As dusk fell, so did the thermometer – a lot! Our research about the park did not reveal any mention of its altitude (about 550m ASL) nor did we count on a strong high-pressure system sucking cold air up from the southern states, both of which combined to produce very chilly conditions. The absence of a second woolly blanket ensured that we spent an uncomfortably cold night in Tikay, an experience we avoided on subsequent nights by sleeping near-fully clothed, including my best Donegal hiking socks.
We were woken next morning around 5am by the ‘bush alarm clocks’ (aka kookaburras), their manic laughter signifying some demonic pleasure in getting the rest of the world out of bed at such an ungodly hour. It was a cool day and somewhat overcast, good weather for hiking, so we set off promptly to explore the local walking trail – a fairly easy 4.5km loop that followed Crows Nest Creek, first to The Cascades and Kauyoo Pool with some striking rock formations, Bottlebrush Pool with more rocky features around a tranquil swimming hole and on to Crows Nest Falls Lookout. After the recent rains, a goodly stream was tumbling through the boulder-strewn gorge, before plunging 20m over the falls into a waterhole surrounded by steep, granite cliffs. Another track continued through bushland to Koonin Lookout overlooking the Valley of Diamonds, whose name refers not to mineral wealth but rather to the spectacular view of the gorge and the distant hills around Ravensbourne.
RAVENSBOURNE NATIONAL PARK
Continuing our southbound progress next morning, we covered only 20km before diverting into Ravensbourne NP to indulge in some more bushwalking. Declared in 1922, this 687ha park conserves a small remnant of the vast forests that once covered the slopes and crest of the Great Dividing Range – blackbutts, bloodwoods and Sydney blue gums, towering over dense groves of piccabeen palms and cool, dark rainforest where jewelled fungi, ferns and elkhorns thrive. More than 100 species of birds inhabit this forest and their myriad calls are a walker’s constant companion. For thousands of years, Jawowair and Jagera Aboriginal people occupied the range, harvesting the forests’ bounty and ushering other tribes on their way to bunya nut festivals in the nearby Bunya Mountains.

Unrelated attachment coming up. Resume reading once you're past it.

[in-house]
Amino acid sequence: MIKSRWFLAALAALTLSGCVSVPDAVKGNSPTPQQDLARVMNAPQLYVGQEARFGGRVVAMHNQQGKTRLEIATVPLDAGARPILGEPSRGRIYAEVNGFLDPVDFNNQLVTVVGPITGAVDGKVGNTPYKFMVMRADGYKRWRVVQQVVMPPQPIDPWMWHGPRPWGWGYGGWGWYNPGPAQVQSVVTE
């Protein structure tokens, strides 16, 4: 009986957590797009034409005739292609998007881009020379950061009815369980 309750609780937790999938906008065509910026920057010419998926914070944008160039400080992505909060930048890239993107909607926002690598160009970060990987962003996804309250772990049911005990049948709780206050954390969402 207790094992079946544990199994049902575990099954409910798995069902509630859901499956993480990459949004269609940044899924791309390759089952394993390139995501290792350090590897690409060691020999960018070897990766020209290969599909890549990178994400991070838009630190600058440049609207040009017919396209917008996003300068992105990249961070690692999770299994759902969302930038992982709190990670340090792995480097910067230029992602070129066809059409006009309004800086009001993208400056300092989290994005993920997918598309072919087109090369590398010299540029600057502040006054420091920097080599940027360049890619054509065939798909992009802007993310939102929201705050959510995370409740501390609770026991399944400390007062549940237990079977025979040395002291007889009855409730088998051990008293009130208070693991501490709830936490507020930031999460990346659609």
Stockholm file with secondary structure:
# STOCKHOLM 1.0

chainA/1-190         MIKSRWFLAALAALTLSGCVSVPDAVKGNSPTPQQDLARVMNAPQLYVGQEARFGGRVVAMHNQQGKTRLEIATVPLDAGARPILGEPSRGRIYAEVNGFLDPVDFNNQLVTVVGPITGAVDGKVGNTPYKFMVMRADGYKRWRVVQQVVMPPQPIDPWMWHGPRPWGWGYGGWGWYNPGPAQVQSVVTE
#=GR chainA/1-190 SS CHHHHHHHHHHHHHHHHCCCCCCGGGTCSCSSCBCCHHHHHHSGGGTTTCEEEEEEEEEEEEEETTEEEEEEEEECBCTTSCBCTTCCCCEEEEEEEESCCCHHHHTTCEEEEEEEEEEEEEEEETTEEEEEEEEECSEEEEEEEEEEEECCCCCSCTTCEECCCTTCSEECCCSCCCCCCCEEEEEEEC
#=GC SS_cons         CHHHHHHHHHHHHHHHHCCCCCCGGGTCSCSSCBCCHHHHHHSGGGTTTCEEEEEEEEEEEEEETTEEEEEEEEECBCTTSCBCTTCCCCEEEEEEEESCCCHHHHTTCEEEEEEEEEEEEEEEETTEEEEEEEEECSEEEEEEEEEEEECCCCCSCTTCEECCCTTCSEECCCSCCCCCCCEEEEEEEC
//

Today, visitors can’t camp here but it’s an ideal place for the family to enjoy a picnic at the shady Blackbean day-use area (named after the giant trees that once again flourish here) and experience the forest’s beauty and birdlife along several easy walking trails. A short drive from the Blackbean carpark, the Cedar Block picnic area occupies a grassy knoll with panoramic views from the Gus Beutel Lookout towards Brisbane, the Scenic Rim and the Lockyer Valley. A short self-guided walk through the adjacent forest, with interpretative signs, informs visitors of the area’s Aboriginal heritage and the history of the European timber-getters.
From Ravensbourne, the unsealed 17 Mile Road beckons travellers down a forested ridge to Helidon, Grantham and more parks in the Darling Downs.
Visitors can stay overnight at nearby Crows Nest NNP, Cressbrook Dam or in holiday accommodation in and around Ravensbourne, Hampton, Crows Nest, Toowoomba or Esk.
- Benarkin is about 150km north-west of Brisbane via the D’Aguilar Highway. At the Benarkin day-use area 3.5km east of Blackbutt, turn off the D’Aguilar Highway and take the gravel road 16km to camping and day-use areas beside Emu Creek.
- Crows Nest NP is about 160km west of Brisbane via the Brisbane Valley Highway (A17) and Esk. Turn off the New England Highway at Crows Nest and take the sealed road 6km to the park.
- Ravensbourne is located bout 130km west of Brisbane via Ipswich and Esk. The park turn off is 33km west of Esk via the Esk-Hampton Road.
- Benarkin: Scenic forest drive in the Blackbutt Range, fishing in Emu Creek, horse riding, four-wheel-driving and trail bike riding
- Crows New: Crows Nest Creek, spectacular granite outcrops, scenic waterfall, wildlife and bushwalking
- Ravensbourne: Towering gums, palm groves, relict rainforest, birdwatching, bushwalking, panoramic views from Gus Beutel Lookout
The full feature appeared in Caravan World #559. Subscribe today for the latest caravan reviews and news every month!